7 sleepers who could contend at the 2018 PGA Championship
The 2018 PGA Championship is almost here. Though there are obvious contenders for the 100th PGA Championship, there are some who could surprise.
Here are seven sleepers for the 2018 PGA Championship. Each Official World Golf Ranking is through The Open Championship.
Keegan Bradley (78th, OWGR)
Top PGA Moment: Champion, 2011
PGA record: Seven starts, one MC, three top 20s.
Skinny: Despite still struggling with his putting since the U.S. Golf Association’s 2016 ban on anchoring (he departed the British Open ranked 199th in strokes gained: putting), Bradley, champion of the 2011 PGA at Atlanta Athletic Club, has been playing nicely this season. Dating to 2016-17 season, he has missed only four cuts in 31 starts, and he leads the PGA Tour in total driving, which will be important at Bellerive. The U.S. Open marked his only missed cut in an individual stroke-play event since Genesis in February.
Luke List (45th, OWGR)
Top PGA moment: (Waiting for it)
PGA record: One start, MC at Quail Hollow last year
Skinny: At 33, List continues to show a nice line of progression, and he is enjoying his finest season to date. His five top 10s include a playoff loss at the Honda (to Justin Thomas), and he had 10 top-25 finishes through the British Open. At Carnoustie, he made his first cut in a major; a closing 69 lifted him to a tie for 39th. A long hitter off the tee (fifth on the PGA Tour in driving distance, at 315.1 yards), List ranks fifth in strokes gained: tee to green. A hot week with the putter, and he can make some noise.
Thomas Pieters (70th, OWGR)
Top PGA moment: Finished 86th, 2016
PGA record: Two starts, one MC
Skinny: Having climbed as high as 23rd in the world heading into last year’s PGA Championship, Pieters hasn’t had the season for which he has hoped. But one solid week can change that in a hurry for the 26-year-old Belgian. He hasn’t played great this season (two top 10s) but also doesn't seem all that far off, either. Only twice in 17 worldwide starts has he failed to make the 36-hole cut. Since the Italian Open in June, Pieters’ play has been solid, highlighted by a tie for sixth in the Scottish Open and tie for 28th at the British Open. He’s long, can make lots of birdies, and is no stranger to summer Midwest heat, having played collegiately at Illinois.
Adam Scott (73rd, OWGR)
Top PGA moment: Tied for third, 2006
PGA record: 17 starts, seven finishes of T-15 or better, four MCs
Skinny: Scott hasn’t won since back-to-back weeks in early 2016 in Florida (Honda, Bay Hill) and has been held back by some balky putting (he ranked 195th in strokes gained: putting after the British Open). But his confidence appears to be on the rise since returning to the long putter this spring. Here’s why he can be a factor: Scott still can strike the ball beautifully, and that will be a huge key at Bellerive, which is a big ballpark. He ranks seventh in strokes gained: tee to green and is fourth on Tour in greens in regulation (71.53 percent). Scott tied for 17th at the British Open.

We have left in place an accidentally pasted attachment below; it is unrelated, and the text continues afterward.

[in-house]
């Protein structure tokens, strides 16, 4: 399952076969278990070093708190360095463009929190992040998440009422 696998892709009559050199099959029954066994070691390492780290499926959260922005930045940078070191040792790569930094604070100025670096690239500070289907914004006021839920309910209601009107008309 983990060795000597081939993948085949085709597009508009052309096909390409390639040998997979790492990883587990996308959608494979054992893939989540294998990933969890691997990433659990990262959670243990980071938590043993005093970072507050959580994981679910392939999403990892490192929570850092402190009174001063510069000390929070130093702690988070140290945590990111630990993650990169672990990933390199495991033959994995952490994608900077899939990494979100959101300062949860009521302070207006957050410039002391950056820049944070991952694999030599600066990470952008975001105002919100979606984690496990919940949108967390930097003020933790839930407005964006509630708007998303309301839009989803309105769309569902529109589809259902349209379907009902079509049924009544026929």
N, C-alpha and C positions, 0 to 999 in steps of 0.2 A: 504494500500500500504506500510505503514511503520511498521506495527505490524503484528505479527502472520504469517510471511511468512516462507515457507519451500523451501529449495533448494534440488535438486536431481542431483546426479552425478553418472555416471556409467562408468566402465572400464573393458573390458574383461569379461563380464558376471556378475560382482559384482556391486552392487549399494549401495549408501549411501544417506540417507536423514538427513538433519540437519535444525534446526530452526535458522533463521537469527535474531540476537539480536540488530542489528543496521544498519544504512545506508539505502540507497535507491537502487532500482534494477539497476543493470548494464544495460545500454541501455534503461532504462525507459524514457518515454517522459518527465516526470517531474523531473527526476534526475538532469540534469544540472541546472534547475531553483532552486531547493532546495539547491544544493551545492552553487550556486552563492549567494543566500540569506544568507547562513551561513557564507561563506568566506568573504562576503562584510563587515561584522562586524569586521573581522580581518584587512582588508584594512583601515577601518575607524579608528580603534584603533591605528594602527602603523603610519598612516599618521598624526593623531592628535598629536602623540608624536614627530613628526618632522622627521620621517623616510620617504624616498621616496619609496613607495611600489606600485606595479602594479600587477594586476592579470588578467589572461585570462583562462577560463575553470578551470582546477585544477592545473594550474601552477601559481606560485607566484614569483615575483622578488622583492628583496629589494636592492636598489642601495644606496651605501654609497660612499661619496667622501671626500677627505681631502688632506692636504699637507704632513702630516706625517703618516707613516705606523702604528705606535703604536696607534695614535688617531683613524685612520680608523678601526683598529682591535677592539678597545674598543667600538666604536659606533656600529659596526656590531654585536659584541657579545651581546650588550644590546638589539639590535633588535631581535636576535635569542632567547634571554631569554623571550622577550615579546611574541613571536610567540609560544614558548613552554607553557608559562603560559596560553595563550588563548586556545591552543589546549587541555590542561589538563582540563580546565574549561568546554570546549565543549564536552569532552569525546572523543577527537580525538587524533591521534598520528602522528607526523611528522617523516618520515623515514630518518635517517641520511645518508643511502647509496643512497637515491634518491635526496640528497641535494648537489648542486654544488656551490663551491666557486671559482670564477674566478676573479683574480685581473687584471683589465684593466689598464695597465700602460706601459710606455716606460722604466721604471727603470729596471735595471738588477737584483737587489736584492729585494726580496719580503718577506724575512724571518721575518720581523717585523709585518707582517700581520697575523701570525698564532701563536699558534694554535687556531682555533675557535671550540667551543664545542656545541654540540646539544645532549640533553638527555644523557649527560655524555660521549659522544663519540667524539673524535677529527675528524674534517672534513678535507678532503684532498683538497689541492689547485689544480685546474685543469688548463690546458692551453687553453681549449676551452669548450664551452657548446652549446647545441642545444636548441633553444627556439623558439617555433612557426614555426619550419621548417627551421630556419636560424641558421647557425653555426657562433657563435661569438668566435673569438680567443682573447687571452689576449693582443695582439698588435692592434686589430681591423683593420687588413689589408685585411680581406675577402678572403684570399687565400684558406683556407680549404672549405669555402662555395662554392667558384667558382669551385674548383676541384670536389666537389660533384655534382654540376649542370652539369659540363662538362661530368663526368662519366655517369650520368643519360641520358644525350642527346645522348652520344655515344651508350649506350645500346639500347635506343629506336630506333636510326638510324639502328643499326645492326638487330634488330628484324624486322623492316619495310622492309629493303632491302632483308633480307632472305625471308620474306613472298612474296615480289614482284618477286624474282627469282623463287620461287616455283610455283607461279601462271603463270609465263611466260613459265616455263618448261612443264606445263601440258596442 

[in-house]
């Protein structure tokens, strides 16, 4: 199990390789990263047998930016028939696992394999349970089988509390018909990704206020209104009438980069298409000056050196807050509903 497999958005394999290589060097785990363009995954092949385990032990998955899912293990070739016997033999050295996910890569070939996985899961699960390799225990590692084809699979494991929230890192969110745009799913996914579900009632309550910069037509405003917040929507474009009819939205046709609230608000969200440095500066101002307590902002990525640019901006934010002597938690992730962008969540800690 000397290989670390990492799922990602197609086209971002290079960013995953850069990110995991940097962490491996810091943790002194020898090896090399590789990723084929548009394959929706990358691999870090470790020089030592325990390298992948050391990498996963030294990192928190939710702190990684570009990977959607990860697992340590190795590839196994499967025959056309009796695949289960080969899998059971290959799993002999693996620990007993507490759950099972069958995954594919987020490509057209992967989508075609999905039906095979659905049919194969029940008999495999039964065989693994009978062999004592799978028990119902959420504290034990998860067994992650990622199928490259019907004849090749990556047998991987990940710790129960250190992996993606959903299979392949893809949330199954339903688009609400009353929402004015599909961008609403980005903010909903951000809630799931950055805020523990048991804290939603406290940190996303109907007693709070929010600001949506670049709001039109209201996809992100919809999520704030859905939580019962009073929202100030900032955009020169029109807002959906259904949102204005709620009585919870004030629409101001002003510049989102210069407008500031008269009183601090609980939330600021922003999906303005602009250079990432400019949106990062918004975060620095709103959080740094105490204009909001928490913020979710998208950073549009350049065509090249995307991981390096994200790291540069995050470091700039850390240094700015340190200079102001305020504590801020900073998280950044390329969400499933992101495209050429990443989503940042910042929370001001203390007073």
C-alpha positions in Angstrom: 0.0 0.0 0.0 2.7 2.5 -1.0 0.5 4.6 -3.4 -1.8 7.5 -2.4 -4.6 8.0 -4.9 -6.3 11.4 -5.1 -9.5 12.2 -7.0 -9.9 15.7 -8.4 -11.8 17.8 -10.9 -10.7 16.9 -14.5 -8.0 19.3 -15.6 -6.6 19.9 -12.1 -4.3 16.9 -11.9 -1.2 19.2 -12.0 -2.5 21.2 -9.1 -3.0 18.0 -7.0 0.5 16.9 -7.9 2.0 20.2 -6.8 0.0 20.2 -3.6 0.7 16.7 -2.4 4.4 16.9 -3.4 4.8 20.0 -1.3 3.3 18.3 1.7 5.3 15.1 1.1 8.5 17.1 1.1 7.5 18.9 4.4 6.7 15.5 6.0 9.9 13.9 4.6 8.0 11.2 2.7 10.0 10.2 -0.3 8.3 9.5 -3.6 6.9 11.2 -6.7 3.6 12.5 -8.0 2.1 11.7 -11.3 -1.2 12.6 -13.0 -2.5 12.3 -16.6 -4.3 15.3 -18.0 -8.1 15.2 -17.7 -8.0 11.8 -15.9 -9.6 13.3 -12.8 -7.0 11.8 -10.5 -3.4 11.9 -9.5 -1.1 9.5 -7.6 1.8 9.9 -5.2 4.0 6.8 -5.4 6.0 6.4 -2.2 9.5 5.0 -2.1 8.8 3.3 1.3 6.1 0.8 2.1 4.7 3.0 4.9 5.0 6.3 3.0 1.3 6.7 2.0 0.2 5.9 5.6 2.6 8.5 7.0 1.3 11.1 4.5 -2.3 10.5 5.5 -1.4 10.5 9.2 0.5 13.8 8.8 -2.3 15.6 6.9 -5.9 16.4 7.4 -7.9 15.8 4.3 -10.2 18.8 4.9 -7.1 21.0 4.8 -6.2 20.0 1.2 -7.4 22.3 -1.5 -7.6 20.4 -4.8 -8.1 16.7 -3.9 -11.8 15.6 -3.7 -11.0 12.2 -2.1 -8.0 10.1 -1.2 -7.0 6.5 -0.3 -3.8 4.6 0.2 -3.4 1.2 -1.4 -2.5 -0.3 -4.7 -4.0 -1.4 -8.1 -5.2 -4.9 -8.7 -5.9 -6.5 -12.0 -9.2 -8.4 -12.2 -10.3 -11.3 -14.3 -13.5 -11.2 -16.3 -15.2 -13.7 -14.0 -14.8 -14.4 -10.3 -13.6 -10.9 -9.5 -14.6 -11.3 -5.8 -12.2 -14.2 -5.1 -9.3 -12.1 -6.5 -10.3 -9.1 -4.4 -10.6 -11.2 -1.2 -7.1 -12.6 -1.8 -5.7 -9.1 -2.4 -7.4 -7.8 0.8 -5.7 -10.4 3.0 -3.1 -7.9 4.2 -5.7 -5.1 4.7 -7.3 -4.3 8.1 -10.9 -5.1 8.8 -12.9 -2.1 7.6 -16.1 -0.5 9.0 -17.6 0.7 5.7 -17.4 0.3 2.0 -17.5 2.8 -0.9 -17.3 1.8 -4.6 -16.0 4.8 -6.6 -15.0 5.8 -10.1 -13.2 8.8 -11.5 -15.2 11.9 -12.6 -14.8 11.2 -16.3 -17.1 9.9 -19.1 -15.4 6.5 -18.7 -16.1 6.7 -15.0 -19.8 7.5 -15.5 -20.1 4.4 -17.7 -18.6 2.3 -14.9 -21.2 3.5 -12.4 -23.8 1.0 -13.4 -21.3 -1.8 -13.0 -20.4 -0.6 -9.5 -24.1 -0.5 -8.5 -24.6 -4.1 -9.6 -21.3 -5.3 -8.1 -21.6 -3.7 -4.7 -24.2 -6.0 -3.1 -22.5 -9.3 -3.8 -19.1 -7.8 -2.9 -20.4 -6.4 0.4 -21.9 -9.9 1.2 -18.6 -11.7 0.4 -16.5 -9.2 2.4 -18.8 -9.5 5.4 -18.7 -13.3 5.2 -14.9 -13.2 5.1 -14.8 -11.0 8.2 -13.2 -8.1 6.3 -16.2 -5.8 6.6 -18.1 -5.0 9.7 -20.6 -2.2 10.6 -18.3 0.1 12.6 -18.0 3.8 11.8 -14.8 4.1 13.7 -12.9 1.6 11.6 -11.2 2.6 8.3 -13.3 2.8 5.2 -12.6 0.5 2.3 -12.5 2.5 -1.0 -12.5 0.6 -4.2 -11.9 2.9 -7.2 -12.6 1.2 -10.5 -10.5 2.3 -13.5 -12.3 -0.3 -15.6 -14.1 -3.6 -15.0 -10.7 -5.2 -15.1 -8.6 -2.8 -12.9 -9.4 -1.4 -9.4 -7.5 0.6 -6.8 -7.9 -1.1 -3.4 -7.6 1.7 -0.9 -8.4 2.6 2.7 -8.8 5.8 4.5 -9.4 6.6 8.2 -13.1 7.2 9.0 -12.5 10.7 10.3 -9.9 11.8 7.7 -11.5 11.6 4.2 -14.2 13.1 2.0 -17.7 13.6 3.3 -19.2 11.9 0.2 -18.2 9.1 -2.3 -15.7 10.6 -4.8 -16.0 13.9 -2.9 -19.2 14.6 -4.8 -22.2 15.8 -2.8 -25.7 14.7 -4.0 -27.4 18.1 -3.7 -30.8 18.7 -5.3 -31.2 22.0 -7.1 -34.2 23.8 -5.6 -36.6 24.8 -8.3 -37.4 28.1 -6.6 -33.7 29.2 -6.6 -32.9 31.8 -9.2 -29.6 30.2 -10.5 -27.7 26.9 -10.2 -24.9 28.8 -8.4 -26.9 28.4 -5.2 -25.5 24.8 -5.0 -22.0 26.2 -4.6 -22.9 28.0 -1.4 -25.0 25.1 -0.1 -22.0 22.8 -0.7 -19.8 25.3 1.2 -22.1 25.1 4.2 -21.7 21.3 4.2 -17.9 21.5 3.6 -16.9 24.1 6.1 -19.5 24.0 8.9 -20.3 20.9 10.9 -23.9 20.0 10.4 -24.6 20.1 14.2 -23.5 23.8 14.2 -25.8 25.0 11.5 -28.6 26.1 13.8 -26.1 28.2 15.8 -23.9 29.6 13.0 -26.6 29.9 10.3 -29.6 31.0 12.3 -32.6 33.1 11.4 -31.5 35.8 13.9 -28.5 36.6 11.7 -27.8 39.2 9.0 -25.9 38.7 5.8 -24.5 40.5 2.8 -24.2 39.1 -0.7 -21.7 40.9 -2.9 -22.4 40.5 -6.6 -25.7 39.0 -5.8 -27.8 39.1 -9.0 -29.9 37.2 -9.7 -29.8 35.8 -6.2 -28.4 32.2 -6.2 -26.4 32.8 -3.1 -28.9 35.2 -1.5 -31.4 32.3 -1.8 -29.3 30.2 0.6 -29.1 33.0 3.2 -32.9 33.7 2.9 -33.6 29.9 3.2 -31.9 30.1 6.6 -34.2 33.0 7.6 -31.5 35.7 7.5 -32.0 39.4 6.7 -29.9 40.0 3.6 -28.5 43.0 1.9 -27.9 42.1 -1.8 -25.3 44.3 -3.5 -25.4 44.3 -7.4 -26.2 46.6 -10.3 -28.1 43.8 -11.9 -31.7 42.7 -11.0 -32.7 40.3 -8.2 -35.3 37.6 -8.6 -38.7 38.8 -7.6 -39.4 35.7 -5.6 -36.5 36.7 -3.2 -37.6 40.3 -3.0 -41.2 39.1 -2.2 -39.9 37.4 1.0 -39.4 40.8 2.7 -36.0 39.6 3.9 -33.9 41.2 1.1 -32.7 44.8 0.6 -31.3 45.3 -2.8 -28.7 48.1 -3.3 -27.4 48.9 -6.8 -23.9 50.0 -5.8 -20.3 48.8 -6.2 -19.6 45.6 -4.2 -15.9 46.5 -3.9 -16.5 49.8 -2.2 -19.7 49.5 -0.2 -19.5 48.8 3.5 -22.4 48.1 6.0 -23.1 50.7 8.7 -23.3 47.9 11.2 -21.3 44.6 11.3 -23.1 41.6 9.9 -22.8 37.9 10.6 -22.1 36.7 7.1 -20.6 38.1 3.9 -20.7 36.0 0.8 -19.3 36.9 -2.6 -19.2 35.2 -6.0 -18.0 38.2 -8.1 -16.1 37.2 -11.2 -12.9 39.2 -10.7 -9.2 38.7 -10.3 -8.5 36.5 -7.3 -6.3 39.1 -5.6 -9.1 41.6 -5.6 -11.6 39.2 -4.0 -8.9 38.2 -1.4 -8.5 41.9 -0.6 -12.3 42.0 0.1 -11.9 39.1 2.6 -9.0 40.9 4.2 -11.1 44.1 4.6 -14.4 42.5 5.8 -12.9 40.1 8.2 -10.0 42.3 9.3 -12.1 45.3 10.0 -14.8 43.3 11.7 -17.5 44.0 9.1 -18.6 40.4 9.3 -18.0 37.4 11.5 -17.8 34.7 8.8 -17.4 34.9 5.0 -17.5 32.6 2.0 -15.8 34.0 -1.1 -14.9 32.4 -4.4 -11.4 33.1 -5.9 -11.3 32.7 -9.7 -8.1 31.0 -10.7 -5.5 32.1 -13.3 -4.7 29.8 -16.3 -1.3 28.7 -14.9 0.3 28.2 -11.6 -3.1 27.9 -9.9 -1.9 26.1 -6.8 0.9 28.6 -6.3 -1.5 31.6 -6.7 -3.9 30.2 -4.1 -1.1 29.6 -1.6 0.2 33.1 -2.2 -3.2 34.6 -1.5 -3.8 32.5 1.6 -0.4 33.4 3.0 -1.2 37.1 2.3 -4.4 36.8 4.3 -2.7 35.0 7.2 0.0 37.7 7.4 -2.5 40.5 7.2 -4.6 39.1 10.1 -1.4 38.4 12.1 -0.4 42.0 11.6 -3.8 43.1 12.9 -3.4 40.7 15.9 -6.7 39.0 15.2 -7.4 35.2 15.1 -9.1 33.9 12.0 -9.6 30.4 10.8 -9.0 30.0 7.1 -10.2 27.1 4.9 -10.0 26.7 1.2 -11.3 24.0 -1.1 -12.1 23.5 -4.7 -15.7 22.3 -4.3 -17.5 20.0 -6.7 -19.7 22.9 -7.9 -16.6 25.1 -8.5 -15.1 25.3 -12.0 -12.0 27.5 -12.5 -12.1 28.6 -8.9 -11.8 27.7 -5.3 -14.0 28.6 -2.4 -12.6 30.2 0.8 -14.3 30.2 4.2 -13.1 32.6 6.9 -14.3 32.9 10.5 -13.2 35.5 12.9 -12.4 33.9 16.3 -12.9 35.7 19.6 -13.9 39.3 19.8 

Webb Simpson (21st, OWGR)
Top PGA moment: Tie for 13th, 2016
PGA record: Seven starts, two top 25s, three MCs
Skinny: OK, so maybe it’s a stretch to call a man who has risen to 21st in the world a “sleeper,” but Simpson still hasn’t landed squarely on everyone’s radar after rebuilding his game following a dip to 90th in the world in late 2016. Simpson already won once this season on a difficult layout – capturing The Players in May – and has had a nice run at the 2018 majors. His highest finish at a major this season is a tie for 20th at Augusta, and he was T-10 and T-12 at the summer Opens. He’ll have to get his driver in play, avoid the rough, and hit more greens than usual, but once there, Simpson has been effective, ranking seventh on Tour in strokes gained: putting.
Danny Willett (269th, OWGR)
Top PGA moment: Tie for 30th, 2014
PGA record: Six starts, four made cuts
Skinny: OK, this one is a bit of a flyer, but Willett’s work with instructor Sean Foley seems to be gaining some traction. In a six-tournament run through the British Open, he had four finishes of T-24 or better, including a T-8 at the Italian Open and T-6 at the Irish Open. He answered the tough exam at Carnoustie by tying for 24th, and he’s making progress. At 30, the 2016 Masters champion is fighting his way out of a terrible patch of golf and has struggled with injury. Remember, only two years ago, Willett ranked as highly as ninth in the world. It’s in there.
Gary Woodland (43rd, OWGR)
Top PGA moment: Tied for 12th, 2011
PGA record: Six starts, two top 25s, two MCs
The skinny: He hasn’t been able to generate momentum from his hot start to 2018, which included a tie for seventh at the Sony Open, a T-12 at Farmers and a victory at the Phoenix Open. But Woodland’s prodigious length off the tee and ability to keep a stinger 2-iron in play would seem to be a nice fit for Bellerive. Plus, at 34, if he wants to make a run at his first Ryder Cup team, this is the time to make his move.